Townsend was known as the “bird chief” among the Chinookan people. He detested their dogs that snarled and snapped at him when he approached. His reputation preceded him (as well as his complaints about the dogs’ fleas) and villages were warned that Townsend would visit them. “Iskam kahmooks, iskam kahmooks, kalakalah tie chahko,” (“take up your dogs, take up your dogs, the bird chief is coming.”) They hid their dogs for fear that he would make good his threat to shoot every one on sight.[v]
Frequenting Fort Vancouver, Townsend grew fond of the in-depth scientific discussions he shared with Dr. Meredith Gairdner, Medical Officer of the Hudson’s Bay Company. The men held a common scientific interest and Townsend wrote with mixed sentiments, October 1, 1835:
“Doctor Gairdner, the surgeon of Fort Vancouver, took passage a few days ago to the Sandwich Islands, in one of the Company’s vessels. He has been suffering for several months, with a pulmonary affection, and is anxious to escape to a milder and more salubrious climate. In his absence, the charge of the hospital will devolve on me, and my time will thus be employed through the coming winter. There are at present but few cases of sickness, mostly ague and fever, so prevalent at this season. My companion, Mr. Nuttall, was also a passenger in the same vessel. From the islands, he will probably visit California, and either return to the Columbia by the next ship, and take the route across the mountains, or double Cape Horn to reach his home.”[vi]
Nuttall remained in Hawaii promising Townsend that he would soon return to the Northwest but he did not and bitterly, Townsend wrote to his family in April 1836:
“I think I told you in my late letter about Mr. Nuttall’s desertion of me. He went to the islands last fall to get rid of a disagreeable winter & promised me on the word of an honest man to return early in the Spring but instead of his corporal presence in the ship on her return, I found only a paltry note (I can’t call it a letter) saying that he was off, but not entering into any particulars of any kind not doing as my sister Hannah and all other people of the right sort would have done, telling me all about it & withholding nothing. He states his determination of going ‘round Cape Horn to Boston in a whale ship, but he changed his mind afterwards as I heard by a recent arrival, & has started on the very route that I proposed through Mexico . I have heard flying reports of difficulties between our government & Texas – hope there’s no truth in them – travelling might be rendered inconvenient.“[vii]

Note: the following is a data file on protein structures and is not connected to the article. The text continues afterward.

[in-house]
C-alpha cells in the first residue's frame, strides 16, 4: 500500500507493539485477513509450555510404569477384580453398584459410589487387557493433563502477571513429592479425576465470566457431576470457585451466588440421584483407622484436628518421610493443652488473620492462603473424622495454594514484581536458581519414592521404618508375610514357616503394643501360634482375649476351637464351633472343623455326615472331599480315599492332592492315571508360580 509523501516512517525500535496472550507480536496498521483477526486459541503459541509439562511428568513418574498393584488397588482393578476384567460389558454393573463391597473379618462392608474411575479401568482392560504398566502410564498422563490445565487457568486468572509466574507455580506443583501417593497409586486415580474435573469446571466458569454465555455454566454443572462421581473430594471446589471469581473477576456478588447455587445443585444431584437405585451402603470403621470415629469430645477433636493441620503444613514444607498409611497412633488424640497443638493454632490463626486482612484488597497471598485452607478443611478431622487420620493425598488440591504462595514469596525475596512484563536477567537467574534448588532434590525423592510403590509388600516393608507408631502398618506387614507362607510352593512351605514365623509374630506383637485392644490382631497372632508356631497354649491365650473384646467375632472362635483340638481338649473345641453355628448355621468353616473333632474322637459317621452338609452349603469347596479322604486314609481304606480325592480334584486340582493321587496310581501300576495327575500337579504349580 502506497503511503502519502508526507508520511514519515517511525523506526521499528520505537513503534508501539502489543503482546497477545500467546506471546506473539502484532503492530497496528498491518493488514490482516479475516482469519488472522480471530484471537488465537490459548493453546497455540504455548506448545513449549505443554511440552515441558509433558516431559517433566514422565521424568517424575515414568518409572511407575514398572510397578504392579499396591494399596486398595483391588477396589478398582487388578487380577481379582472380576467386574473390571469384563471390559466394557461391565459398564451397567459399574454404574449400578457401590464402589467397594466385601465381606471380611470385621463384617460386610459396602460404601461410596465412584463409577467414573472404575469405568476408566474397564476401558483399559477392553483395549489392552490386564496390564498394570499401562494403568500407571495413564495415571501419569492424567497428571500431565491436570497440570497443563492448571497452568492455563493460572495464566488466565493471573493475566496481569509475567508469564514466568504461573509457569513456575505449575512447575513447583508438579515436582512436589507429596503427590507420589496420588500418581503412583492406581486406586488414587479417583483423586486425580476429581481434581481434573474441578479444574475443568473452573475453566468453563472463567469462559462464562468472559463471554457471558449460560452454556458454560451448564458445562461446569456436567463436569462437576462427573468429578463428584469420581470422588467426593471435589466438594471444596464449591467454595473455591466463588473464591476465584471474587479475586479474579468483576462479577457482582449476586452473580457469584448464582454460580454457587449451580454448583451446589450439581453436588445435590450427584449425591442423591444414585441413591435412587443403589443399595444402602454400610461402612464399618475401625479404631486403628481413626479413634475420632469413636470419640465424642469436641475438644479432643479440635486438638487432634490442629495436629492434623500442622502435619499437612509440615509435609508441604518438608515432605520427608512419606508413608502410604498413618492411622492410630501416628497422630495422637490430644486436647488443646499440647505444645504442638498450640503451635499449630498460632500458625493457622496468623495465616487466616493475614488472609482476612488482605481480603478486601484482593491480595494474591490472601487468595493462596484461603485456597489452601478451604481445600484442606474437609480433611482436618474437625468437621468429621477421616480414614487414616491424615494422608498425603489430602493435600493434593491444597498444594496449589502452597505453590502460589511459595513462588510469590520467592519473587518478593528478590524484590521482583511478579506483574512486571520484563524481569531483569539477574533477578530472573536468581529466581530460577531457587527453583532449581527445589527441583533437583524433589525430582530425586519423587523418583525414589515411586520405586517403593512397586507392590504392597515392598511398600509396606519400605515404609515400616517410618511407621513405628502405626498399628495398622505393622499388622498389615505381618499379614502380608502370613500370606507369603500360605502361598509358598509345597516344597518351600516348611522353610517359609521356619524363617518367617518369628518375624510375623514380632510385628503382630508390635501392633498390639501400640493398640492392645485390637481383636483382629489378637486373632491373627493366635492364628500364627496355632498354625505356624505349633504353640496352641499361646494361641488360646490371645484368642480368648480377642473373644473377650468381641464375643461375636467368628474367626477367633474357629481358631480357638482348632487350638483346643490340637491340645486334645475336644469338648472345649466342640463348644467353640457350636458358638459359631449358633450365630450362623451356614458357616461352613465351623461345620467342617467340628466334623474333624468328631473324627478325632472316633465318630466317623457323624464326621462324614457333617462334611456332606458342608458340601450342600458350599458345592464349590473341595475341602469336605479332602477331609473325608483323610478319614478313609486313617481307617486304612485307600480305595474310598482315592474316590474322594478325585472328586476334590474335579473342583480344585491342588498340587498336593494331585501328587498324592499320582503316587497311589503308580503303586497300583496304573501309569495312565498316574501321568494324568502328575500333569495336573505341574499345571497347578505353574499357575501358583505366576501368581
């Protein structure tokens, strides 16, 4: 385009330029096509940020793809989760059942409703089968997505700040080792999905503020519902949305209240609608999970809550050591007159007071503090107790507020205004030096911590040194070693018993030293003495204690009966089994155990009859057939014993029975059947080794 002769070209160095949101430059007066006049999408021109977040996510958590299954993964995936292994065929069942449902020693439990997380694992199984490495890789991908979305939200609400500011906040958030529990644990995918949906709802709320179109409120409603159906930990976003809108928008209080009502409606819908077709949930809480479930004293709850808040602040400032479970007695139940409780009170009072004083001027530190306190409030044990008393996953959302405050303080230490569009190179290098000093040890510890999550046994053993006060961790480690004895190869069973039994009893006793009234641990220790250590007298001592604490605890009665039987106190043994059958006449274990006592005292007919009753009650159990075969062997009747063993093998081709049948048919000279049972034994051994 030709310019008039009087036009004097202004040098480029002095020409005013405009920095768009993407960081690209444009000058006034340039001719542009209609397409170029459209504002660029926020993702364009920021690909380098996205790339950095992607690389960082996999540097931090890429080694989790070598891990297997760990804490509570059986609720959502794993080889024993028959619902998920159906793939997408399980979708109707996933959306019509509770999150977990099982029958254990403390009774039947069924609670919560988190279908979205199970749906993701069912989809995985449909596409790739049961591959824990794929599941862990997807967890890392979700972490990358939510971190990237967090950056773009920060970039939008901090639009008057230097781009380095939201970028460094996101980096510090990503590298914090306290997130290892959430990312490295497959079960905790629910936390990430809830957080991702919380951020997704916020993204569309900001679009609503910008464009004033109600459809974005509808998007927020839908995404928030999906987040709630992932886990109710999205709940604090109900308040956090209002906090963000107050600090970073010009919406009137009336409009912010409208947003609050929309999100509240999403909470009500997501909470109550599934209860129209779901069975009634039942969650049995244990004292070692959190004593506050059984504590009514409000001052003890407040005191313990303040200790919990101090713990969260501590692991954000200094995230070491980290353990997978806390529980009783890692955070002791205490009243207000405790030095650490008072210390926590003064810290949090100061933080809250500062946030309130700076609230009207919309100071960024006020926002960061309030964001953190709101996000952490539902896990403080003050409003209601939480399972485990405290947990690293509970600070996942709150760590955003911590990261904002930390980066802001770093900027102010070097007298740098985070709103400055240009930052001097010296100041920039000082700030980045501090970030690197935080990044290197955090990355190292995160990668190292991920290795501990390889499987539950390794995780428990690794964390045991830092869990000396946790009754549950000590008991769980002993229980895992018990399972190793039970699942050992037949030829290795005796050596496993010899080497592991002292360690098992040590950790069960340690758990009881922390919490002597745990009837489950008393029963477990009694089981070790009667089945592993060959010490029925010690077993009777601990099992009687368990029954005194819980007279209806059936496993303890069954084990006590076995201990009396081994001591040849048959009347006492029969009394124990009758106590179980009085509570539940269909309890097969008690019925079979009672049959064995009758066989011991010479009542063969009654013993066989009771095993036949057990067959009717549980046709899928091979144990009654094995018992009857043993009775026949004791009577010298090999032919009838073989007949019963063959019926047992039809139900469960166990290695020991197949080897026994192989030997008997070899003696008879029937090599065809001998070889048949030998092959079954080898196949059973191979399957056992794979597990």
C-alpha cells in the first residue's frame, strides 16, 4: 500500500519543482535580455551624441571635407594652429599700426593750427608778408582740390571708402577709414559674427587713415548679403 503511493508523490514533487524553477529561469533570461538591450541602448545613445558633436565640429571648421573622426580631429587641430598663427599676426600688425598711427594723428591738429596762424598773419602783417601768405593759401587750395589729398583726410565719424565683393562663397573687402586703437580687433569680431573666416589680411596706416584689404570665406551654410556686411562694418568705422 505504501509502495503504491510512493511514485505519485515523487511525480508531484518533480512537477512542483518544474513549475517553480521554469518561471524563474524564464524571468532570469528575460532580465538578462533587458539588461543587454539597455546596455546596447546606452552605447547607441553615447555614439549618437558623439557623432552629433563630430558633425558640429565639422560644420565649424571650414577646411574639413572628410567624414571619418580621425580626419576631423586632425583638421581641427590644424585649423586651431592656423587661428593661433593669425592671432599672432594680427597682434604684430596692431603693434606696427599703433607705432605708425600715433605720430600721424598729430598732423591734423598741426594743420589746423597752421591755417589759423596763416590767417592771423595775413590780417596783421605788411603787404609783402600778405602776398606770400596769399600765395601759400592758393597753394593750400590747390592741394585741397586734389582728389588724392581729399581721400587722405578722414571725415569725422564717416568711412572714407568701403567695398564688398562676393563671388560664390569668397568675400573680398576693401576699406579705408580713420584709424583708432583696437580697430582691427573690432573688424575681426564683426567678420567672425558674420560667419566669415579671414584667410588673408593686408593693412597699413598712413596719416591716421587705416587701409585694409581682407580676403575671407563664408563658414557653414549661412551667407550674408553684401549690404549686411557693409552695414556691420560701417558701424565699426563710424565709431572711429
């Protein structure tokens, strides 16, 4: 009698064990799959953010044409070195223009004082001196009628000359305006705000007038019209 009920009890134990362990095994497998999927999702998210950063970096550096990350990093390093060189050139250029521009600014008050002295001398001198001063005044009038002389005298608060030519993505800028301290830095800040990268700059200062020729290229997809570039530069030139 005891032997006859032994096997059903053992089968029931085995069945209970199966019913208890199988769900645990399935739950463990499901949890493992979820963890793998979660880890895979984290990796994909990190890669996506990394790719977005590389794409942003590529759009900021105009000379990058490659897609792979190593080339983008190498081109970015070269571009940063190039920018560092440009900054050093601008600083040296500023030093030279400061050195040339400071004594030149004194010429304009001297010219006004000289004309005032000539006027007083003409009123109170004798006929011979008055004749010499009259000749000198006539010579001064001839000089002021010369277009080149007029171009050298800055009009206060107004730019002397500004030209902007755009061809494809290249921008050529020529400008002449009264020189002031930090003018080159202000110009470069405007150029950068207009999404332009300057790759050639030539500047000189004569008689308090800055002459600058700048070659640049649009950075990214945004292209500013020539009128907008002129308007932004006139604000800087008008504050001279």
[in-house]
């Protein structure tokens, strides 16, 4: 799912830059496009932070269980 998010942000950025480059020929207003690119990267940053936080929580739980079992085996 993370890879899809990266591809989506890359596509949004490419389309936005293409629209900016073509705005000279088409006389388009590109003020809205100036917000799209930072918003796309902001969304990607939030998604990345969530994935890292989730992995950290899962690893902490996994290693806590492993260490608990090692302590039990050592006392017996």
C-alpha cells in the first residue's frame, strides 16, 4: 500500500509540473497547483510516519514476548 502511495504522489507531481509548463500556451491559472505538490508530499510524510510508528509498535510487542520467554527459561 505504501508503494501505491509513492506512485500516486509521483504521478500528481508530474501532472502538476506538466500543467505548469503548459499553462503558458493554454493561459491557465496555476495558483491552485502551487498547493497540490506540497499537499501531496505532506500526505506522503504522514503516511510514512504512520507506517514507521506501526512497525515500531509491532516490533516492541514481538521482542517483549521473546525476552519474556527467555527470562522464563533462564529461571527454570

By the early 20th Century, Trumpeter Swans had been overhunted in North America for their skins and feathers – most often used for quill pens. Swans and geese were popular meats for the officers who hunted at Vancouver Barracks in the 19th century. By 1935, they were nearly extinct. The trumpeter swan is the largest waterfowl in North America and the largest swan in the world.
Townsend continued to perform his research in a variety of ways and keenly observed, “The ducks and geese, which have swarmed throughout the country during the latter part of the autumn, are leaving us, and the swans are arriving in great numbers. These are here, as in all other places, very shy; it is difficult to approach them without cover; but the Indians have adopted a mode of killing them which is very successful ; that of drifting upon the flocks at night, in a canoe, in the bow of which a large fire of pitch pine has been kindled. The swans are dazzled, and apparently stupefied by the bright light, and fall easy victims to the craft of the sportsman.”[viii]
After the departure of his close friends Nuttall and Gairdner, a dire homesickness gripped the young Townsend as he wrote to his family in Philadelphia. “I regret that I cannot yet speak with some certainty regarding the mode or time of my return. I am still favorable to the passage to England & think it most probable I shall embrace this opportunity. I shall however not recross the Rocky mountains – that’s decided, & if I choose a land route at all it will be through Mexico, after landing from the Sandwich Islands at Monterey, St. Francisco or some other port in California. The only objection to this is the considerable expense that must necessarily be incurred, but were I sure of the prompt assistance of the Acad. In these pecuniary matters I should not hesitate one moment, but choose this route & sail for the islands next month. I am however not sure of this & although I should certainly very much augment my collections in Nat. History by pursuing this course I fear that the prudential considerations will operate against the plan. I repeat that I am sorry, very sorry that I cannot speak with any certainty as to the time of my return, but I really think I can safely say that, choose what route I may I shall not be absent more than a year & 3 or 4 months longer. It seems a long, long time don’t it? Indeed it does to me; to look forward to a year appears like an age, but to look back on the time past is comparatively nothing.” [ix]